The Diversity Institute Workshop series began with a two-hour introduction workshop on Sept. 25. The workshop was proctored by Vanessa Greene, the Director of the Center for Diversity and Inclusion (CDI) and the Associate Dean of Students, and students Kathleen Muloma and Cherish Joe. It primarily focused on creating a more inclusive environment for students of color. There were faculty members and students in attendance to hear what Greene and her students’ leaders had to say.
One of the main themes was the idea of an implicit bias, also known as implicit social cognition. It refers to the attitudes or stereotypes that affect our understanding, actions, and decisions in an unconscious manner. What is intriguing about implicit bias is in the unconscious manner with which people think. Instances of individuals crossing the street when someone they deem threatening is walking towards them is an example. It is something that you do without thinking. These tend to be natural actions that do not necessarily stem from racism, but it is troubling that individuals act in this manner.
So what the workshop focused on was looking at examples of implicit bias and trying to get people, specifically leaders, to recognize and help others. These include people who do not have a full grasp of what their words and actions do to others. Essentially the goal is to be more aware of their surroundings and be more sensitive to others. The attendees completed identity wheels, where they could identify certain parts of their explicit identity. Some individuals shared a little bit of their identity, and it was interesting to see differences but also similarities in people, even as minute as where they were born.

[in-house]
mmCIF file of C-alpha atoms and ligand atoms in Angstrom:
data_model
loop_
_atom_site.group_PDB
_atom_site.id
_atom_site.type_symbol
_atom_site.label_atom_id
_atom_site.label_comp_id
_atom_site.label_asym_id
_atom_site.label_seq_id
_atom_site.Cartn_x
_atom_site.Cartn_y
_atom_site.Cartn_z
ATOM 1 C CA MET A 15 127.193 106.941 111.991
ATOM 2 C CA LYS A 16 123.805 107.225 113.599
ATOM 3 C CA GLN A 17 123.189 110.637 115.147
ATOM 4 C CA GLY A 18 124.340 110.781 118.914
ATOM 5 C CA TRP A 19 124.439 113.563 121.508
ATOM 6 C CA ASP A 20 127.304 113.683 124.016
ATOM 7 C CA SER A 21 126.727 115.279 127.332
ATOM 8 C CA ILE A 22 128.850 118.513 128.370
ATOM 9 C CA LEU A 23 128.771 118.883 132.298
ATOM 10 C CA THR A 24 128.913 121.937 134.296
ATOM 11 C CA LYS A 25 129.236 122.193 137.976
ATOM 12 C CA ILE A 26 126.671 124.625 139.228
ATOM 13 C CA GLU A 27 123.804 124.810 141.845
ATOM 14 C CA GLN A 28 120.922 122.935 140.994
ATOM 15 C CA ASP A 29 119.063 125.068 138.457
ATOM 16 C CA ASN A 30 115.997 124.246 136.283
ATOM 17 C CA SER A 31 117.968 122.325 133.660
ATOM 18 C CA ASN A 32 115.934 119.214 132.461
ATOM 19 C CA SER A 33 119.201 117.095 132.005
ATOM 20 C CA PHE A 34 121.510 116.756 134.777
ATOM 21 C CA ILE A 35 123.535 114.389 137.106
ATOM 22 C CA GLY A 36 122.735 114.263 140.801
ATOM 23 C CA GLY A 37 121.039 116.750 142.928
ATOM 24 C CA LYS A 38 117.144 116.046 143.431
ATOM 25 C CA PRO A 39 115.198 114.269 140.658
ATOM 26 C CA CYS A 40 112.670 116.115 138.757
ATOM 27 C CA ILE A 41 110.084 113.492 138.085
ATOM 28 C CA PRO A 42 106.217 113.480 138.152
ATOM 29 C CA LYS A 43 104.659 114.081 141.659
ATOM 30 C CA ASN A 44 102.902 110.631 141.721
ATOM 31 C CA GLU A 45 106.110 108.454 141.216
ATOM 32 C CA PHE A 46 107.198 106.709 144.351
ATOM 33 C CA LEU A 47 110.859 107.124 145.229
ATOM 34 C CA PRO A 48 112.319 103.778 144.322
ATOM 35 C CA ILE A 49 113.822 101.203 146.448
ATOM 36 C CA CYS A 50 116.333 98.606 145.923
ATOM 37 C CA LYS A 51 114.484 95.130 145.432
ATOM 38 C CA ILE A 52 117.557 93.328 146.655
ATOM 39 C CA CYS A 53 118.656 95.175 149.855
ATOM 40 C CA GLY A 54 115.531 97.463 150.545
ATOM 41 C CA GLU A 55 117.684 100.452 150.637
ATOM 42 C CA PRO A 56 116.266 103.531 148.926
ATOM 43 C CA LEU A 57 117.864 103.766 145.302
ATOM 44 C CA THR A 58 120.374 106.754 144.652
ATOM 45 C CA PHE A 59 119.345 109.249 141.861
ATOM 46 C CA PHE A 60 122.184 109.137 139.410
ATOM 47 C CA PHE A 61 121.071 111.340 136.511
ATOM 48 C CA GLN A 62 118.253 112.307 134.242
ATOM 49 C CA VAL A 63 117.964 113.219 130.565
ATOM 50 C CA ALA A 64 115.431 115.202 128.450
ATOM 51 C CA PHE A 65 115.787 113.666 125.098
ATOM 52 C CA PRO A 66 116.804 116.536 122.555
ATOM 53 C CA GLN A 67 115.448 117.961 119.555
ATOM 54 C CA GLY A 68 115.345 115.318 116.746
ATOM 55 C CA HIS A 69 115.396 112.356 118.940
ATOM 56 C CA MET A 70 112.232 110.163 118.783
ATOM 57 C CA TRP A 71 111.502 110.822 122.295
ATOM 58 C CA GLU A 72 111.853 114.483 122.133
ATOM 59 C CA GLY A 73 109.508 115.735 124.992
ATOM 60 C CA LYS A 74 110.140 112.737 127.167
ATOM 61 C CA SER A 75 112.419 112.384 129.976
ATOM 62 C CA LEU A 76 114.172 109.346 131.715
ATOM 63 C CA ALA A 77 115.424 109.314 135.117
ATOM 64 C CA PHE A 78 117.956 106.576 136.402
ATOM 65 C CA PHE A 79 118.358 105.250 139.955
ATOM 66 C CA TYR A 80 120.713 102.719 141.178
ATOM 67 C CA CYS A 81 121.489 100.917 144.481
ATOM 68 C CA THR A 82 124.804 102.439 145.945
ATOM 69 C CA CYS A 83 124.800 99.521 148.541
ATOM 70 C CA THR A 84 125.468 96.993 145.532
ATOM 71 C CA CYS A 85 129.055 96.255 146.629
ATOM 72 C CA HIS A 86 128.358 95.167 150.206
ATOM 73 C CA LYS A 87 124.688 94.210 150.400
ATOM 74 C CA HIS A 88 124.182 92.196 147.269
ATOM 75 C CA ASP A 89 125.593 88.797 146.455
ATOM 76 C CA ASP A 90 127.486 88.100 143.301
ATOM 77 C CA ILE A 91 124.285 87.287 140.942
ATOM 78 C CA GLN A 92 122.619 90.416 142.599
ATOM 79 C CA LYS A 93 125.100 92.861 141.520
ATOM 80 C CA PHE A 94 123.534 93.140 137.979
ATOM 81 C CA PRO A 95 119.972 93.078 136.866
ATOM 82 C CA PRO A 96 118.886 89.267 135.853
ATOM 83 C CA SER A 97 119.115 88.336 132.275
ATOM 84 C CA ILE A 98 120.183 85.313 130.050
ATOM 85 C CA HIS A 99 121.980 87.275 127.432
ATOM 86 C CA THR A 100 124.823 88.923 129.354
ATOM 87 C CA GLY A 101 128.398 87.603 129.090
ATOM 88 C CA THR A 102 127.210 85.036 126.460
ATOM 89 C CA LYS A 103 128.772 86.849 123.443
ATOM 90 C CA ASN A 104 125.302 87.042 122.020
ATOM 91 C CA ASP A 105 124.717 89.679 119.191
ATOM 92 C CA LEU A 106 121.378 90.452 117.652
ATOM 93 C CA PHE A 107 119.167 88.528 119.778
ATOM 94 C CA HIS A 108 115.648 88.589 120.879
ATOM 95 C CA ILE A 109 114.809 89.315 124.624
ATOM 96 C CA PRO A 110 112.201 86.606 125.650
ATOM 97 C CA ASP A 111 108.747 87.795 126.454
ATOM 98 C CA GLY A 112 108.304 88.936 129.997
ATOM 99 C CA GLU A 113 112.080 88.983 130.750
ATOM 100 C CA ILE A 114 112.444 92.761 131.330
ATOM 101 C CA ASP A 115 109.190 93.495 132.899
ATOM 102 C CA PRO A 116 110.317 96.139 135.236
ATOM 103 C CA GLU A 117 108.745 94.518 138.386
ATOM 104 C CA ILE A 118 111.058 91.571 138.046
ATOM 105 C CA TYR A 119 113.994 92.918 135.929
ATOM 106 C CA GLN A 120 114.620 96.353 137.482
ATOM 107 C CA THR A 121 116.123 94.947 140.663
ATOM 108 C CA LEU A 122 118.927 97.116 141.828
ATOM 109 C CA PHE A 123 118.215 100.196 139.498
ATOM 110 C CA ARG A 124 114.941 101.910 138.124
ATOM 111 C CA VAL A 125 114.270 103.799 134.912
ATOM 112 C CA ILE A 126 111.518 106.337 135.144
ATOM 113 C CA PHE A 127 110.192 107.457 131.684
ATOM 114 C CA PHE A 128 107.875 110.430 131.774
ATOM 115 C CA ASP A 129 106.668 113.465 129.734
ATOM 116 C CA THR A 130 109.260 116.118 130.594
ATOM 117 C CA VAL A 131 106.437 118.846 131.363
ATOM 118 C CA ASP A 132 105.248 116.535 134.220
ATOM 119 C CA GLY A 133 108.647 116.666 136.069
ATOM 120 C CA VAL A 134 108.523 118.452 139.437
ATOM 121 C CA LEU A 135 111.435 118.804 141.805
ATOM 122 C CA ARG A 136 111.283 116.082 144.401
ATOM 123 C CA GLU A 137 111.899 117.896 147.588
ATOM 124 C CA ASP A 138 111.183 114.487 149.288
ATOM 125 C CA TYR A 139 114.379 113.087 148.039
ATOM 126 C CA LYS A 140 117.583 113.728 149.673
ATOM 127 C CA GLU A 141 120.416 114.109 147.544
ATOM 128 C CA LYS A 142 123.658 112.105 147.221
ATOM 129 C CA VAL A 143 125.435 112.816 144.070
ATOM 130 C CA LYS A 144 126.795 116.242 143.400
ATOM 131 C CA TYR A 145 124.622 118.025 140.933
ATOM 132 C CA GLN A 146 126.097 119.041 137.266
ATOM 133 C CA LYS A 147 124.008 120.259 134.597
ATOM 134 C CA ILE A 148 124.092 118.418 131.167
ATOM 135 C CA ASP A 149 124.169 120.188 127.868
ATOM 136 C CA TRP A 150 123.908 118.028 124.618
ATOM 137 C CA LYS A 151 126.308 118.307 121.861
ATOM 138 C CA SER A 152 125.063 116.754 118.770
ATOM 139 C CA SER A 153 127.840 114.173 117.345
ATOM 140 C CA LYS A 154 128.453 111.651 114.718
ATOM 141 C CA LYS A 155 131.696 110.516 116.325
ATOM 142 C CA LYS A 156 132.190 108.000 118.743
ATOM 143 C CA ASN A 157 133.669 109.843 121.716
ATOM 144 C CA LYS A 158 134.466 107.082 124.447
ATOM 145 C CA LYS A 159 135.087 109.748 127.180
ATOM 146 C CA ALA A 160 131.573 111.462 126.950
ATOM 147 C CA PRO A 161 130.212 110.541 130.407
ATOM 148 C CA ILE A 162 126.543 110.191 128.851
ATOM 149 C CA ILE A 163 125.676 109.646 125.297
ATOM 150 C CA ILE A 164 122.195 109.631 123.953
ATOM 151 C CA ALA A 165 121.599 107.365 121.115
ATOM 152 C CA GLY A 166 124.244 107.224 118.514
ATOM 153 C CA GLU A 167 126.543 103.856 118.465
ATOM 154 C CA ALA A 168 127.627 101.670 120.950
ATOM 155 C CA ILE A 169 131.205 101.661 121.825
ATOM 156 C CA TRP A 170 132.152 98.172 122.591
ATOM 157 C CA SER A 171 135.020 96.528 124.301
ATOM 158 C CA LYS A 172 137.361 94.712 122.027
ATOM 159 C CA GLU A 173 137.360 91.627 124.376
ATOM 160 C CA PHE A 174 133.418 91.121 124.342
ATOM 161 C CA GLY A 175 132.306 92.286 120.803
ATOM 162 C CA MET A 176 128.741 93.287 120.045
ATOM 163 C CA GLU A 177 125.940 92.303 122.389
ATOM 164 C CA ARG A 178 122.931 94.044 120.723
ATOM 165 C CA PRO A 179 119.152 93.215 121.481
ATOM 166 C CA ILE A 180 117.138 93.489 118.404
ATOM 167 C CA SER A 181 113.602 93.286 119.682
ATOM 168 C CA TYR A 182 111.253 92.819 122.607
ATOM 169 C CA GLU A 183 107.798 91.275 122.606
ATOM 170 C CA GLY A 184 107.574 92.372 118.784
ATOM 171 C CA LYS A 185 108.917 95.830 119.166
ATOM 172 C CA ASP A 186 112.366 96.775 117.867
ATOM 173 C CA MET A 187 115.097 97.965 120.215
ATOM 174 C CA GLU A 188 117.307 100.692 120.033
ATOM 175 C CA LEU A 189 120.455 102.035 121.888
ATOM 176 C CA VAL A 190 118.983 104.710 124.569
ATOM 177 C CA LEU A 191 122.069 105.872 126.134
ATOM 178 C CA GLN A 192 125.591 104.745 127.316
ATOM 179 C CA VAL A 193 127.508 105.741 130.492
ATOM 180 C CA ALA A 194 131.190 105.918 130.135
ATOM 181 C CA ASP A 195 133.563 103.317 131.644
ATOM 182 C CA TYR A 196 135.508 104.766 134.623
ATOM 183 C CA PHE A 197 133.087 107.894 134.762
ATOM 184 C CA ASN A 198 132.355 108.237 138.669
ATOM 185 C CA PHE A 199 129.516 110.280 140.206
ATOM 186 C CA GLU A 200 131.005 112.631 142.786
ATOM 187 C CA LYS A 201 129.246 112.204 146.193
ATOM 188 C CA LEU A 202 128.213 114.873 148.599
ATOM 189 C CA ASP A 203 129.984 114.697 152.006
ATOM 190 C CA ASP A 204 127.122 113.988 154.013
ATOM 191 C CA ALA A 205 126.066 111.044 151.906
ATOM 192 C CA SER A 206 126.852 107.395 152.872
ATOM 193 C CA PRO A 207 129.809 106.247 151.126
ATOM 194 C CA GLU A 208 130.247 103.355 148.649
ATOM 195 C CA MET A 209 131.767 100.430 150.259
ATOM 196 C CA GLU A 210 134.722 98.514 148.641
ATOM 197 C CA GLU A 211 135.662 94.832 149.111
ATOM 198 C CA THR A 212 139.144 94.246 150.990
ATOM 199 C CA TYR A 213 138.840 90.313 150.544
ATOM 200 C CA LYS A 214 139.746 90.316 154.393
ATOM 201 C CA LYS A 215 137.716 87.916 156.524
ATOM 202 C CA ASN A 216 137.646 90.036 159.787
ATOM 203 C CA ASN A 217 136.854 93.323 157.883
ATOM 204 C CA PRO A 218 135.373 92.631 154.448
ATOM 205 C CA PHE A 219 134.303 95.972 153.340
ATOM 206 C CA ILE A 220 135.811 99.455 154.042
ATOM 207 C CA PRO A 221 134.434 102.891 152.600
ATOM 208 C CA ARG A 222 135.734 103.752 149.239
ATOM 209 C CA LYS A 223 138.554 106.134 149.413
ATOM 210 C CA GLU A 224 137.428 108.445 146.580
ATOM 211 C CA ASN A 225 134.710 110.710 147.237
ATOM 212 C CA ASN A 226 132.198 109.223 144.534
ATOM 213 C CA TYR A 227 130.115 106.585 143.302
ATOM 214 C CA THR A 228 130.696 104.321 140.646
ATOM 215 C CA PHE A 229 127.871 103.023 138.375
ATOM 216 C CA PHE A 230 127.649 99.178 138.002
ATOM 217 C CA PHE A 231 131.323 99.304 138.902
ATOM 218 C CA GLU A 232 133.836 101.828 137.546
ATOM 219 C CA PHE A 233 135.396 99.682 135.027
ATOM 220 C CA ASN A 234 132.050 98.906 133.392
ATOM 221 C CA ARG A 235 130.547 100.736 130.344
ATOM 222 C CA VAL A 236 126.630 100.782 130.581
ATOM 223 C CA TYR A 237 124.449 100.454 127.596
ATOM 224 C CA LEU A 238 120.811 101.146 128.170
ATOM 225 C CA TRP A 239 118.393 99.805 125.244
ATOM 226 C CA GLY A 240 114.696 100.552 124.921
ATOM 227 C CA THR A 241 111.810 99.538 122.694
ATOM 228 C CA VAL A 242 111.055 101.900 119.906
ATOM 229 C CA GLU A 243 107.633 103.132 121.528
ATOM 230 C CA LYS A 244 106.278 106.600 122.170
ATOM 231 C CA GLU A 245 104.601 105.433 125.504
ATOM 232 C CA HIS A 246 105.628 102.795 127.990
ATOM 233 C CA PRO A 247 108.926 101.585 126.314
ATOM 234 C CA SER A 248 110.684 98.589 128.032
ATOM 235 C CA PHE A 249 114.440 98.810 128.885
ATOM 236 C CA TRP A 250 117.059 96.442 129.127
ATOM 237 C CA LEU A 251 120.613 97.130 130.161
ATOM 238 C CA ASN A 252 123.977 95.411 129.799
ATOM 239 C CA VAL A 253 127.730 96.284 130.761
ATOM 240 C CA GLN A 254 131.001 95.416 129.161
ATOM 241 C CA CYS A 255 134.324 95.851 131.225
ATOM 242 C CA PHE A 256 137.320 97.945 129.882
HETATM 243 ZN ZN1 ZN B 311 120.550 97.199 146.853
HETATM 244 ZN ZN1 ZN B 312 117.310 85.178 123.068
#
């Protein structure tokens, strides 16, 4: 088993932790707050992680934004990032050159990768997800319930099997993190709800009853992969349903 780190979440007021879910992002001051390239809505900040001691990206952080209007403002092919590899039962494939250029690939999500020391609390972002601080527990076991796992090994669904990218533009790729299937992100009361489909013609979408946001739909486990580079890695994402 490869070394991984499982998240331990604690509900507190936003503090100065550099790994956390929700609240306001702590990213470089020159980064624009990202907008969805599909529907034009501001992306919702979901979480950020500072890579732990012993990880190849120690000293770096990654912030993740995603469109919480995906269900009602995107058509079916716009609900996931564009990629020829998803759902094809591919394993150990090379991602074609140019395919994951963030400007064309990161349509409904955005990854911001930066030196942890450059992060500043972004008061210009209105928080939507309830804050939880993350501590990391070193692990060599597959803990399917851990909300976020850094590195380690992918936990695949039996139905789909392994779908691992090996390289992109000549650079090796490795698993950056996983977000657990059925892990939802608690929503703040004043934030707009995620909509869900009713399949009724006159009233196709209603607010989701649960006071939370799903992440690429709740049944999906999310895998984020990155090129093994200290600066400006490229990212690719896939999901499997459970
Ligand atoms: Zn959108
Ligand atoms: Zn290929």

The group also briefly discussed LGBT acceptance in Holland versus in Saugatuck, growing up Protestant or Catholic, etc. Even the presenters shared a lot of their experiences, both in presentation and small-group conversation. This session of the Diversity workshop is only part one of a series focusing on developing a more inclusive community. The Hope community has been strengthened with diversity and the work of many, including Greene, her students, and others. Later in the week, The Center for Diversity and Inclusion (CDI), and the Men’s Empowerment Network (MEN) hosted their first ever Nike day.
These two events go hand in hand because they both promote diversity and inclusion. The workshop is centered on the ideas of creating an environment for unity and diversity. Greene wants more students to get involved because change will happen. CDI will continue to welcome and grow in community. Come to a workshop and learn.